Representative Ilhan Omar, along with representatives Jim McGovern and Jan Schakowsky wrote to AAFA asking the organisation and US fashion brands to support fairer wages and protect labour rights in Bangladesh.

The letter is co-signed by fellow Democrat members of congress Raúl Grijalva, Barbara Lee, Alexandria Ocasio-Cortez, David Trone, and Susan Wild.

Alongside the demand for better wages, the letter also calls for an end to the “violence perpetrated by police and other security forces” against Bangladeshi workers and asked brands to call on authorities to stop arresting union leaders in response to protests and release detained individuals.

The representatives also call for transparency and accountability in supply chains, to help safeguard labour and human rights, including the right to freedom of association in Bangladesh.

Fashion brands are also asked to warn suppliers to stop filing criminal cases against workers and make it clear that dismissal, blacklisting or harassment of workers and union representatives is unacceptable, using their considerable leverage.

The letter states: “As you know, the recent wage increases announced by Bangladesh’s wage board, which would not even meet the rising cost of living, have led to extended mass protests. Police have responded with violence against protesters and trade union leaders, resulting in at least four deaths, numerous injuries, and a wave of unjust arrests, detentions, and indefinite factory shutdowns.”

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Recent negotiations between factory owners and worker representatives in Bangladesh have seen protests erupt in the country, with at least four workers killed in the resulting clashes.

The US lawmakers accuse factory owners and police in Bangladesh of responding to the protests with “intimidation and violence”.

The letter calls for US brands to use their influence and “stand together with workers” in the region by demanding better wages for Bangladeshi garment workers.

In November, it was announced that the minimum wage for garment workers in the country would increase to TK12,500 ($114) a month. This is a 56.25% rise on the previous minimum garment worker wage but is still substantially lower than the TK20,393 ($184.6) that worker representatives initially asked for.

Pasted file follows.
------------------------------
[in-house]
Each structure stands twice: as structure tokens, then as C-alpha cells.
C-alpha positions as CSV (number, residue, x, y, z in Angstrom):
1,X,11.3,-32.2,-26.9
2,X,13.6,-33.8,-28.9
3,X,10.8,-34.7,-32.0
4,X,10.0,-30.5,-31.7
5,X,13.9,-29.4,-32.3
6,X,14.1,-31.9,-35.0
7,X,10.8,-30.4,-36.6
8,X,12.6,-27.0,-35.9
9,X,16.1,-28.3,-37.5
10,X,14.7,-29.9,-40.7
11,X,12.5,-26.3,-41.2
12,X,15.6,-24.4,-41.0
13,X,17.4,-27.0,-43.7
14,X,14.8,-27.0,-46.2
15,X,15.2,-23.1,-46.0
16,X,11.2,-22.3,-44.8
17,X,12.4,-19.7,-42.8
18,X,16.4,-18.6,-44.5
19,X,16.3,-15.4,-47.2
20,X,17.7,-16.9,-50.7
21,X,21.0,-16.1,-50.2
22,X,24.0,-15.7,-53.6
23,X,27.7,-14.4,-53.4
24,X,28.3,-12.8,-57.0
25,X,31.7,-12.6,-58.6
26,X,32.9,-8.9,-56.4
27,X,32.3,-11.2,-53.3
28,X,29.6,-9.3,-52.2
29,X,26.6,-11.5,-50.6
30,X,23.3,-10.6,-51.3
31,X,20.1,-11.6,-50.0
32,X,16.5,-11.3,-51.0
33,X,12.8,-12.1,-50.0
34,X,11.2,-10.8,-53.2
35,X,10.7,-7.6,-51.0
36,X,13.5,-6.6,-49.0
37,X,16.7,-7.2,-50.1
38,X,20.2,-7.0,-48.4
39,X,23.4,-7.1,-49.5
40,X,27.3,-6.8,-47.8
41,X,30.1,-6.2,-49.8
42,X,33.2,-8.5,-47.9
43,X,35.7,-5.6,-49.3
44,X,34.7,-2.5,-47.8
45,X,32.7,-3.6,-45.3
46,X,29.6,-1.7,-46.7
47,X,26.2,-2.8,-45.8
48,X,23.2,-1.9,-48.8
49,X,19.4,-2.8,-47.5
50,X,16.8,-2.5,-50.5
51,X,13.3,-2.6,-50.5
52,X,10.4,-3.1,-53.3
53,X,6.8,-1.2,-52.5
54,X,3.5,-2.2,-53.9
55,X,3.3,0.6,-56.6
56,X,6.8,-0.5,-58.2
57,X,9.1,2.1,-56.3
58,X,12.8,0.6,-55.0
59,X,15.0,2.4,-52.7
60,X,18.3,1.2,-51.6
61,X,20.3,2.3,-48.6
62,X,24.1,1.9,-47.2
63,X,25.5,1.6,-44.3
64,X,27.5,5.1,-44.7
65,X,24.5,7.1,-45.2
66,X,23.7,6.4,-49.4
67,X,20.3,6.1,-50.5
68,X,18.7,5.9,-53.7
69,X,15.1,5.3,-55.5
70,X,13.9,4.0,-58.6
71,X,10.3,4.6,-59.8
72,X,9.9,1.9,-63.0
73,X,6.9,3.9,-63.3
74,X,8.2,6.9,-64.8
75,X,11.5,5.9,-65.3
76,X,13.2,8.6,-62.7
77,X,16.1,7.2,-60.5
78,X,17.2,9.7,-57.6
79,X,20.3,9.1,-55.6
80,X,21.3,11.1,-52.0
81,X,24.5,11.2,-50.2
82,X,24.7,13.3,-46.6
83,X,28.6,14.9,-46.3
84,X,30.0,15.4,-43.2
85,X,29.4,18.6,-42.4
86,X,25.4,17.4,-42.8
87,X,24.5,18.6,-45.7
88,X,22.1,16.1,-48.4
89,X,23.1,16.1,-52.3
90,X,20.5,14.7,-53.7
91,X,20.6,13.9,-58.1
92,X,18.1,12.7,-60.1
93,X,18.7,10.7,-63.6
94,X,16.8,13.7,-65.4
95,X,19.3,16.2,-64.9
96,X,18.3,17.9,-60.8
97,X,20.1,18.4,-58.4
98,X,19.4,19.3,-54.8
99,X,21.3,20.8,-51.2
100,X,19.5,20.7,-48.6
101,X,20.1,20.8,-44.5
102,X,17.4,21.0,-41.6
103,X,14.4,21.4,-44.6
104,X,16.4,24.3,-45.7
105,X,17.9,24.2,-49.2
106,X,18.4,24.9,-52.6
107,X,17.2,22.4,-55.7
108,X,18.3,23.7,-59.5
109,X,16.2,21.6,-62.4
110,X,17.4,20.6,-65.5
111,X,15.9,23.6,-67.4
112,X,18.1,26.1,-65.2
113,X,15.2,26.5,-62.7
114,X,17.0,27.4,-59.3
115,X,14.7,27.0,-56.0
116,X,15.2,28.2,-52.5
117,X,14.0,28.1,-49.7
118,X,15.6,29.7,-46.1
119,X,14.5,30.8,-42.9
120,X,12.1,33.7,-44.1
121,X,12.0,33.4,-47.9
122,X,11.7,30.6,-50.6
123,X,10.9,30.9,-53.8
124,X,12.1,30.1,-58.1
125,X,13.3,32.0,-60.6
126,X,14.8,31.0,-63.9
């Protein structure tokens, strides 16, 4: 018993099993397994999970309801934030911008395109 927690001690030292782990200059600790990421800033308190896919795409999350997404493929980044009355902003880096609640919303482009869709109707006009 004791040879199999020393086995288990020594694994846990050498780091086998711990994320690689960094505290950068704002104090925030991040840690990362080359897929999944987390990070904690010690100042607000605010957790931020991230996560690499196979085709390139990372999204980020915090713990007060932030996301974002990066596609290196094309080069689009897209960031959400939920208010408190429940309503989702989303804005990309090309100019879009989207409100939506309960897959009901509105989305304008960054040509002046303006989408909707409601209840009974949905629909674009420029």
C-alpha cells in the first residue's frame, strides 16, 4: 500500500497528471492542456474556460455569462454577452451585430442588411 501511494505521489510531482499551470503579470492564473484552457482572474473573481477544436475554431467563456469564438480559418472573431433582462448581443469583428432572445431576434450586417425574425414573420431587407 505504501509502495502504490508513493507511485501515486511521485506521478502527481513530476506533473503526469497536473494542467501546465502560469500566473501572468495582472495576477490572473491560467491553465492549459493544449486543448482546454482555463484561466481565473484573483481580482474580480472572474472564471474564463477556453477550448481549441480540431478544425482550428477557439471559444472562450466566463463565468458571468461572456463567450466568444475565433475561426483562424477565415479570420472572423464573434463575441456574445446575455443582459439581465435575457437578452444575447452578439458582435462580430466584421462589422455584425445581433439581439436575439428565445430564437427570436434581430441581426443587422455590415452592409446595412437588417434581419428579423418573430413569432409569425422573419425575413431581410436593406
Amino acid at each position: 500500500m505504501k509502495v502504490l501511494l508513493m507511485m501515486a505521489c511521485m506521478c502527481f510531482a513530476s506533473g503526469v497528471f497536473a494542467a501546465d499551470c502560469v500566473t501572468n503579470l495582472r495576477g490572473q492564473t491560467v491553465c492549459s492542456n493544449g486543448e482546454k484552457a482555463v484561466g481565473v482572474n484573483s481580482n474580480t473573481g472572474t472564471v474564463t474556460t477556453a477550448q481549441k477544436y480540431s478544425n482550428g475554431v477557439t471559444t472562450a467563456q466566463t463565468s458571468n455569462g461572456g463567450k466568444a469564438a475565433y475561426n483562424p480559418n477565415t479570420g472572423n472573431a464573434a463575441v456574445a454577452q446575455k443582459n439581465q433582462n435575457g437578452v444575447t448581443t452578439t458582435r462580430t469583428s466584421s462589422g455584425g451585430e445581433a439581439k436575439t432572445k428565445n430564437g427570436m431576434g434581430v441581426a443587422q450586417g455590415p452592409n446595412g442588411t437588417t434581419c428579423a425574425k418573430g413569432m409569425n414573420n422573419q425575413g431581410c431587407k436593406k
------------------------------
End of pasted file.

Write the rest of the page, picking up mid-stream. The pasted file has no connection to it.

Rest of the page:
In the letter, the lawmakers add: “We agree with the Biden administration’s call for the government of Bangladesh to respect and protect workers’ rights to organise, protest peacefully, and collectively bargain without fear of retaliation, violence, or intimidation.”

The letter is endorsed by Academics Stand Against Poverty, Asian Pacific American Labor Alliance (AFL-CIO Affiliate), IndustriALL Global Union, Institute for Policy Studies – Global Economy Project, Labour Behind the Label, Oxfam America, and Workers United (SEIU Affiliate).

The Clean Clothes Campaign has previously said Bangladesh garment workers have a right to protest following employers’ “meagre” minimum wage proposal and calls on global fashion brands to confirm their commitment to fair pricing.

The letter ends: “We urge you to help stop the exploitation against the Bangladeshi workers who have fueled the growth and profit of your businesses, and in support of the democratic, inclusive values that we cherish as a nation.”

AAFA told Just Style that it was pleased to see members of congress join its efforts in seeking improved working conditions in Bangladesh.

In a statement, AAFA’s senior vice president of policy Nate Herman said: “AAFA and our members have been at the forefront of efforts to secure real increases to wage levels and reforms to the process to make sure this structure gets updated annually – and recommend that this process is reviewed annually – so that Bangladeshi workers are not disadvantaged by changing macroeconomic conditions. As we and our members have continuously reiterated, we are committed to responsible purchasing practices to support the wage increases. Moreover, we continue to urge that the government of Bangladesh continues to partner with all parties to ensure an environment that fosters workers’ rights, worker welfare, and inclusive and peaceful multi-stakeholder dialogue.”

AAFA added that it condemned the violence that has accompanied the negotiations and protests in Bangladesh. Herman added: “We have continued to appeal to the government of Bangladesh, through its words and actions, including releasing anybody unlawfully detained, to set a tone that facilitates only peaceful discourse as wage and related issues are addressed and resolved.”

Herman concluded: “A responsible and competitive Bangladeshi apparel industry – one that involves peaceful and good faith participation from all stakeholders and that supports economic opportunity – continues to remain an important part of the global fashion industry.”

The Bangladesh Garment Manufacturers and Exporters Association (BGMEA) had not responded to Just Style’s request for comment at the time of going to press.